MARCOS 2016: Return of the Tyrants

“Those who don’t know history are doomed to repeat it.” ― Edmund Burke

In 1986, the world noticed the archipelago from the Far East from standing up against a tyrant. A quarter of a century later, the descendants of the dictator are back in power. Worse, Bongbong Marcos seems to be an imminent contender for the 2016 elections. So what happened?

A debate regarding the leadership of Marcos is pitched in the social media’s weighing scale. In this day and age where almost all information is just a click away, people seem to disregard the entirety of Martial Law. It’s disappointing. For sure, if Marcos was not dethroned before the freedom that we enjoy today will only remain a dream.


People who believe that Ferdinand Marcos was a great leader always argue the following things: 1. that the Philippine economy was strong, 2. that new infrastructures were edified, 3. Life was way better for Filipinos.


Let’s start with economy. Is it possible that Marcos accumulated money and strengthened the economy at the same time? I don’t think so.

Different websites and sources consider Ferdinand Marcos as one of the most corrupt leaders of all time. According to Transparency International, Marcos had gained a total of five to ten billion dollars of embezzled funds.[1] This fact is often disregarded by the people who glorify Marcos. That amount of money, I think, is sufficient to abhor him.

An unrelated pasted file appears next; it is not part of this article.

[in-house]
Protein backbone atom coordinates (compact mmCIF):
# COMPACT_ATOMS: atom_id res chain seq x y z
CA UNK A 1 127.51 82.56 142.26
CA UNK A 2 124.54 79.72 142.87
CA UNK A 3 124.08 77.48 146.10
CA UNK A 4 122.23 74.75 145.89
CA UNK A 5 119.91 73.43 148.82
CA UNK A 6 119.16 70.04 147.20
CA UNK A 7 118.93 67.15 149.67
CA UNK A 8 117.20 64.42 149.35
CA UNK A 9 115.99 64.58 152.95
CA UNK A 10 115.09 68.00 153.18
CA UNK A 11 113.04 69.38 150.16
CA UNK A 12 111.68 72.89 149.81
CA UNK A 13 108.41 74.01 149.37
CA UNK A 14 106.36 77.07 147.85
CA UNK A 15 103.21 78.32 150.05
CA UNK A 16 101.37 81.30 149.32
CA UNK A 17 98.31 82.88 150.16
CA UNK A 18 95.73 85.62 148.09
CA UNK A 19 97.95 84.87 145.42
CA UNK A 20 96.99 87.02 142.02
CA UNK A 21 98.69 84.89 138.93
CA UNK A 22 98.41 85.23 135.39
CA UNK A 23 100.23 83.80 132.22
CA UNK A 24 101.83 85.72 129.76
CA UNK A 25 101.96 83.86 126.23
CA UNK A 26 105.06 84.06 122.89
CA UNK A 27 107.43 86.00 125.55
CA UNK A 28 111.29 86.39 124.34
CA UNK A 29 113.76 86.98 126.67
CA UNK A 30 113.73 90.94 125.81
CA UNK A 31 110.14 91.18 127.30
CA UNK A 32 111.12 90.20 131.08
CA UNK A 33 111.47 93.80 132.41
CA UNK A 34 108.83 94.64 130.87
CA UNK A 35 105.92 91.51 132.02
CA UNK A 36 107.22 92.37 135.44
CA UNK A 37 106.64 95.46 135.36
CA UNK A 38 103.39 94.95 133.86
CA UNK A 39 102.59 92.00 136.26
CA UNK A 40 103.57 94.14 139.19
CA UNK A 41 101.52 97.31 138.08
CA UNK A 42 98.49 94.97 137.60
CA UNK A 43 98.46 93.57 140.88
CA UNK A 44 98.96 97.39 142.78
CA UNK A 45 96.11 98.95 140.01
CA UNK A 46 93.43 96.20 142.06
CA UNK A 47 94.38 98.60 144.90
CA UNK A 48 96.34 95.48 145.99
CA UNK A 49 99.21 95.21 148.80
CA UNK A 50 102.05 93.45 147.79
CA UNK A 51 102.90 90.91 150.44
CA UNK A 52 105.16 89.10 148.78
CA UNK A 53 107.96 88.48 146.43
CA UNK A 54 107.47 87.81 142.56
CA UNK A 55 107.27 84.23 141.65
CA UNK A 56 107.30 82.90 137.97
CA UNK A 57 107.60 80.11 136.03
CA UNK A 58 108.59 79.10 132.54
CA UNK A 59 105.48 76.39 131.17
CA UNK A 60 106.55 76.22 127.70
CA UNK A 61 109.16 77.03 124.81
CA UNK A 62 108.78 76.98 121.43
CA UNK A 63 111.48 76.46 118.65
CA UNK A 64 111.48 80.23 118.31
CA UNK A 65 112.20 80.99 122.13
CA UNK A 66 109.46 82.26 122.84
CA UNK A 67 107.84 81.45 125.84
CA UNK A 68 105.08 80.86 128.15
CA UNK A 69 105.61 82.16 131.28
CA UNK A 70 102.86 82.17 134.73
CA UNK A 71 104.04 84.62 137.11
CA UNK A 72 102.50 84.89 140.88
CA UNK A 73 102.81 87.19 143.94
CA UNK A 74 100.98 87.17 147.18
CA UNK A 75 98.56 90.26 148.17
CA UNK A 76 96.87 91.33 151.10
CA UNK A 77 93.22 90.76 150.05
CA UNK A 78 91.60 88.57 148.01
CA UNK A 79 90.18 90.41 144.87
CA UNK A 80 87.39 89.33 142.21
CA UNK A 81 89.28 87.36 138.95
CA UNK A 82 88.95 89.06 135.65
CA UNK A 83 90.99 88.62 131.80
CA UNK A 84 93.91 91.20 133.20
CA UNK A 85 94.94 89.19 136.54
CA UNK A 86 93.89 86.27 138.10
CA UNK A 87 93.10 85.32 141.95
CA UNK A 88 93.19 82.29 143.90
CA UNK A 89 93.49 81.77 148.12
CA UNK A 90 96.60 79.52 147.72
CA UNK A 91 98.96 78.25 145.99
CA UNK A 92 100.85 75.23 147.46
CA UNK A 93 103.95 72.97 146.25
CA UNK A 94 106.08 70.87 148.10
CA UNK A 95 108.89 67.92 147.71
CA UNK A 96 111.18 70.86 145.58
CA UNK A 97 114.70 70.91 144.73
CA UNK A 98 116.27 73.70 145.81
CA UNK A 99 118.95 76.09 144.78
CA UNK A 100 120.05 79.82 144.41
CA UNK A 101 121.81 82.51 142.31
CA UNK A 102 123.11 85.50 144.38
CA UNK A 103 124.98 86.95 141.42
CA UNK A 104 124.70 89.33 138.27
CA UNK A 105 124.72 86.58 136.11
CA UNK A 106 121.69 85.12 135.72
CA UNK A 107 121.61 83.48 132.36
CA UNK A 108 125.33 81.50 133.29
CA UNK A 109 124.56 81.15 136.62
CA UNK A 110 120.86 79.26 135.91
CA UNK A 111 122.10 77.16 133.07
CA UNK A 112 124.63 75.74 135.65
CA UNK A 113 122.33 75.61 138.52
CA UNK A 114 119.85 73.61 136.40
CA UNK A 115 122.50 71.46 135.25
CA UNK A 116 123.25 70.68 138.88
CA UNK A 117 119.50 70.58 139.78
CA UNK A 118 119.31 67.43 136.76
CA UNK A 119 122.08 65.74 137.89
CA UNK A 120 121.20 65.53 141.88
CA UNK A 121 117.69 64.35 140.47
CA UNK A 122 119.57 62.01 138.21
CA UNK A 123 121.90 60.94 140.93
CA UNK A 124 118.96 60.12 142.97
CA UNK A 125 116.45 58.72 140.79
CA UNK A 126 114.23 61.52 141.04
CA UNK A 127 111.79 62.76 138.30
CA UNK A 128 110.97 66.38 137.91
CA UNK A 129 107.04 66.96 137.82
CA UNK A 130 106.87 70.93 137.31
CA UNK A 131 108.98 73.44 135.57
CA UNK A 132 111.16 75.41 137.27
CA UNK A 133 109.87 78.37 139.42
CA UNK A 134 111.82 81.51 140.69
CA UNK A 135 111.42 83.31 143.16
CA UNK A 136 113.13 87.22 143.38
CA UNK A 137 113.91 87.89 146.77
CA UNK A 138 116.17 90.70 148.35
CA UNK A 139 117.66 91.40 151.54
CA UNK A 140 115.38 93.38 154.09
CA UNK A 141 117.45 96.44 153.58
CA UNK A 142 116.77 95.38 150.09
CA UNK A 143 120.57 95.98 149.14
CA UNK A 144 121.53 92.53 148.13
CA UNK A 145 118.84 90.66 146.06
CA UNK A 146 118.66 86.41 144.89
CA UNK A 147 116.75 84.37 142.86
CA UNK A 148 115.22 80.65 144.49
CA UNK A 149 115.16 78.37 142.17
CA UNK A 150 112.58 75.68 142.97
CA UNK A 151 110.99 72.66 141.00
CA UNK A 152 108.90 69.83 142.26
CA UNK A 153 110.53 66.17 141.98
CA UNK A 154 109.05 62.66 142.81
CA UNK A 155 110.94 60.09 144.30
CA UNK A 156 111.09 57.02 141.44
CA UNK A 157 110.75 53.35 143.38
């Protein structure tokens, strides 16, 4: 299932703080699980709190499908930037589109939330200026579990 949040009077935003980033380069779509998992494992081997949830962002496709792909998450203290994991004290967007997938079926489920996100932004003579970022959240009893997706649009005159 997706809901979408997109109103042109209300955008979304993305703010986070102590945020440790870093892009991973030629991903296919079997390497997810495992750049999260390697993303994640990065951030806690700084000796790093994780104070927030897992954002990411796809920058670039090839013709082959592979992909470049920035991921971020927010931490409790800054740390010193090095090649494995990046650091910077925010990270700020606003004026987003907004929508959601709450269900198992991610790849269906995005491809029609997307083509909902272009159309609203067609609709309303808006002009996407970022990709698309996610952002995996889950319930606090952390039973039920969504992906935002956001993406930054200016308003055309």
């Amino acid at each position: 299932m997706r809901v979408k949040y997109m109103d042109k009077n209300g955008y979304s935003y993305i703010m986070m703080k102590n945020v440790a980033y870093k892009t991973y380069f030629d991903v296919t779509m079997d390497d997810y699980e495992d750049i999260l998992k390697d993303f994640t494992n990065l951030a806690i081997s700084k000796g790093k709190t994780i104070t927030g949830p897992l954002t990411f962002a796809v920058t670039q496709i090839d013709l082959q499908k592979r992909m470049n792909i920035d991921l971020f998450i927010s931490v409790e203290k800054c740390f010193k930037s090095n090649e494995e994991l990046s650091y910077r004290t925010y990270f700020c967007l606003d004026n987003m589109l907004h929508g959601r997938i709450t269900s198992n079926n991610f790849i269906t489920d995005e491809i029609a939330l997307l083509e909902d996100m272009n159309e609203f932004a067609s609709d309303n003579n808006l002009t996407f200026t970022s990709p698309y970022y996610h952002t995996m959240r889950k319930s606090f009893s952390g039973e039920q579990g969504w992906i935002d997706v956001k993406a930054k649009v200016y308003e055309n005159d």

A study conducted by Kenji Kushida in Stanford University proves that the strong economy in the Philippines during the Marcos era is a myth. According to Kushida, “Marcos was much less dependent on domestic economic growth to provide him with rent to redistribute, and could selectively violate domestic property rights by forming monopolies and nationalizing industries.” [2] I am not an Economist to expound the idea but the analysis suggests that the Philippine Economy was dependent to other markets. Hence, it was not really strong. The same study also points that during the Marcos era, his cronies and the elite were the ones who benefited from his regime.